The prolonged mechanical ventilation PIMV was defined as cumulative duration of 24 hours or more of post operative endotracheal intubation starting from transfer of the patient to cardiac intensive care unit after completion of the index operation. This implies that it included patients who were not extubated within 24 hours as well as those who had one or more unsuccessful extubation attempts resulting in an accumulated duration of at least 24 hours of endotracheal intubation.
Advanced age was defined as documented age of more than 60 years. Pre-operative renal failure was defined as preoperative serum creatinine level of 2.0 or more. The history of chronic obstructive pulmonary disease (COPD) was defined as history of Emphysema or chronic bronchitis necessitating the use of bronchodilator inhaler or steroids or previous spirometery report revealing COPD. Similarly hypertension was defined as patients receiving treatment for hypertension or high blood pressure (i.e. >140 mmHg systolic or >90 mm diastolic) noted during preoperative stay. Perioperaitive myocardial infarction was defined as any patient having fresh ECG changes including new q-waves in two precordial leads, new bundle branch block, haemodynamic compromise with new segmental wall motion dysfunction or elevation of CK MB over 100 after undergoing open heart surgery.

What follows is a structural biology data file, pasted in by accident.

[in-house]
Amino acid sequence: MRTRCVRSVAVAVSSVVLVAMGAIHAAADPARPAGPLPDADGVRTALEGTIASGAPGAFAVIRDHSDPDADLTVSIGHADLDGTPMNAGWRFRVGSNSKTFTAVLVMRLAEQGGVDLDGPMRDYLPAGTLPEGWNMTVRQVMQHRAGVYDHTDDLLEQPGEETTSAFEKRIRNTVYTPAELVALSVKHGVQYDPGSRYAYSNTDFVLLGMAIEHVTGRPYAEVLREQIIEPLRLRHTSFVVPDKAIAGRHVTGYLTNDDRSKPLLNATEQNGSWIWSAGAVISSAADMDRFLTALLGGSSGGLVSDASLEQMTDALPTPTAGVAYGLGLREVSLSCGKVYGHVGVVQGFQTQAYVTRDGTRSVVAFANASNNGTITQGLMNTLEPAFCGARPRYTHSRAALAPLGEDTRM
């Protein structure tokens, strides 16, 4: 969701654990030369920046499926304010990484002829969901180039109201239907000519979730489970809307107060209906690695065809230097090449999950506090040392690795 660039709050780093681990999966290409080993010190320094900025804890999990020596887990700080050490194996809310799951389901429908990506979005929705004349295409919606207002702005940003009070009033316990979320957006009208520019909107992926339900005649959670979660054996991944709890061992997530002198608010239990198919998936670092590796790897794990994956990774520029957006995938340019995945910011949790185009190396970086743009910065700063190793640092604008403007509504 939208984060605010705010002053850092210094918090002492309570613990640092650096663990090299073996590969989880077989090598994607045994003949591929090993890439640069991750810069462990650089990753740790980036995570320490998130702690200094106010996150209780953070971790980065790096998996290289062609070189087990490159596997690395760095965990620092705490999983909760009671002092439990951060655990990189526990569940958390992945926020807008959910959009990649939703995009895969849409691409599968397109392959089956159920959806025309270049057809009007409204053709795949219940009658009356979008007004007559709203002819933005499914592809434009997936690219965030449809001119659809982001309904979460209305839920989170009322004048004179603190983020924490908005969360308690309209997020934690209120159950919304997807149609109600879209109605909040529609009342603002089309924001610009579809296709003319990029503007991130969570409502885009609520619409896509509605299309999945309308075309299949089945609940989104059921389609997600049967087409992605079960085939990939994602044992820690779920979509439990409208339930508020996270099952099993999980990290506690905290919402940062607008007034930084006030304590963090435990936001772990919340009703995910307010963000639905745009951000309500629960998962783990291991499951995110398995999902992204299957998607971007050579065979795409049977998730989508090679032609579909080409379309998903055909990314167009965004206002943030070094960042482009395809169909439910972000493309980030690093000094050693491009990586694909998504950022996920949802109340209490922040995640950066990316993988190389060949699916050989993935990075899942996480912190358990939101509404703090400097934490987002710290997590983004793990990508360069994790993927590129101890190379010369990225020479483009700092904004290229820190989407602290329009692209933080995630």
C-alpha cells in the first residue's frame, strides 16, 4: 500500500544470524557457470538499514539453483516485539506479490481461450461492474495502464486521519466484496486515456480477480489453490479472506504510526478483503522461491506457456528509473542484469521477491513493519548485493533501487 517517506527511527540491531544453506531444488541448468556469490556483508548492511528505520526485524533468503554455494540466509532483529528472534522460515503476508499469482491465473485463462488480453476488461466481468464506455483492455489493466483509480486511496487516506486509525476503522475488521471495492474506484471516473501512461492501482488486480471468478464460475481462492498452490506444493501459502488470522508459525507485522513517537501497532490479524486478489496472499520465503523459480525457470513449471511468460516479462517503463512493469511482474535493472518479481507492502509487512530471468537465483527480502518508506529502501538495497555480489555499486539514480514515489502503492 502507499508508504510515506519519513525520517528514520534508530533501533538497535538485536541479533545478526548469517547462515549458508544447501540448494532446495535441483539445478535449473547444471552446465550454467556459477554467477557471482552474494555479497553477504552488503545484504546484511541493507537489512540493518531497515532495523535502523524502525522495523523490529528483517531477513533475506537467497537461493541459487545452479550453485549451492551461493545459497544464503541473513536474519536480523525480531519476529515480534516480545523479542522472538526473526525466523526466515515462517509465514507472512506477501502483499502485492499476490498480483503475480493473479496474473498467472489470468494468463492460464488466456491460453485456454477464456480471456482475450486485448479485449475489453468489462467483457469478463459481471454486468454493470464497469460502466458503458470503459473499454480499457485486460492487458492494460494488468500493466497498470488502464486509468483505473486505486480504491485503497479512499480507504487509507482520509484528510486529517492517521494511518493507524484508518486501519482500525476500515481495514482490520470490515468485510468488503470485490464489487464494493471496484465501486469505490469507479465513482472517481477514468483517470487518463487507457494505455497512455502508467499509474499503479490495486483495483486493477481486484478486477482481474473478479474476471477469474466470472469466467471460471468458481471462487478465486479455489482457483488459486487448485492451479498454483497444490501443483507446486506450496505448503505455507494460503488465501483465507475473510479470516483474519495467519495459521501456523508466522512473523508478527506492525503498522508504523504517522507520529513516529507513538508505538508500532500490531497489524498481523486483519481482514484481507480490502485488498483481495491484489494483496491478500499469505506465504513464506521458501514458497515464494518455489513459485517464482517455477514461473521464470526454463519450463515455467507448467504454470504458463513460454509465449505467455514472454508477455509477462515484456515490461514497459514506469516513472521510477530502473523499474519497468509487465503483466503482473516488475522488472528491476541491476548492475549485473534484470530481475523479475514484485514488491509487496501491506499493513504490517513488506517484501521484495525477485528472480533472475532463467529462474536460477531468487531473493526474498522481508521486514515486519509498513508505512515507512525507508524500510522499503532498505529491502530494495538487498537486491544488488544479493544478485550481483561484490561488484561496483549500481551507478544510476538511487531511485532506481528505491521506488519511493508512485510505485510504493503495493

The surgical operations were divided into two groups as simple and complex procedures. The simple open heart procedures included isolated CABG, isolated single valve surgery, repair of secondum atrial spetal defect and repair of simple ventricular septal defects. Combined CABG and Valve operations, multiple valve surgeries, CABG requiring coronary endarterectomies, and combination of any other operation with a CABG or valve replacement were defined as complex procedures.
As a standard policy of the unit all patients were explained the details of surgery and informed consent was taken. The patients were made fully aware of the fact that their clinical details might be used for academic purposes while maintaining full secrecy of the patient identity. The study was conducted in strict compliance of the rules established by the revised Helsinki convention and had approval from the Ethical Review Committee of the institute.
The protocols of anesthesia, surgery and intensive care
The operations were carried out by three consultant surgeons themselves or by senior registrars under direct supervision of consultants. Primary responsibility for ventilator management, including timing of extubation and re-intubation was assumed by consultant cardiothoracic anesthetist.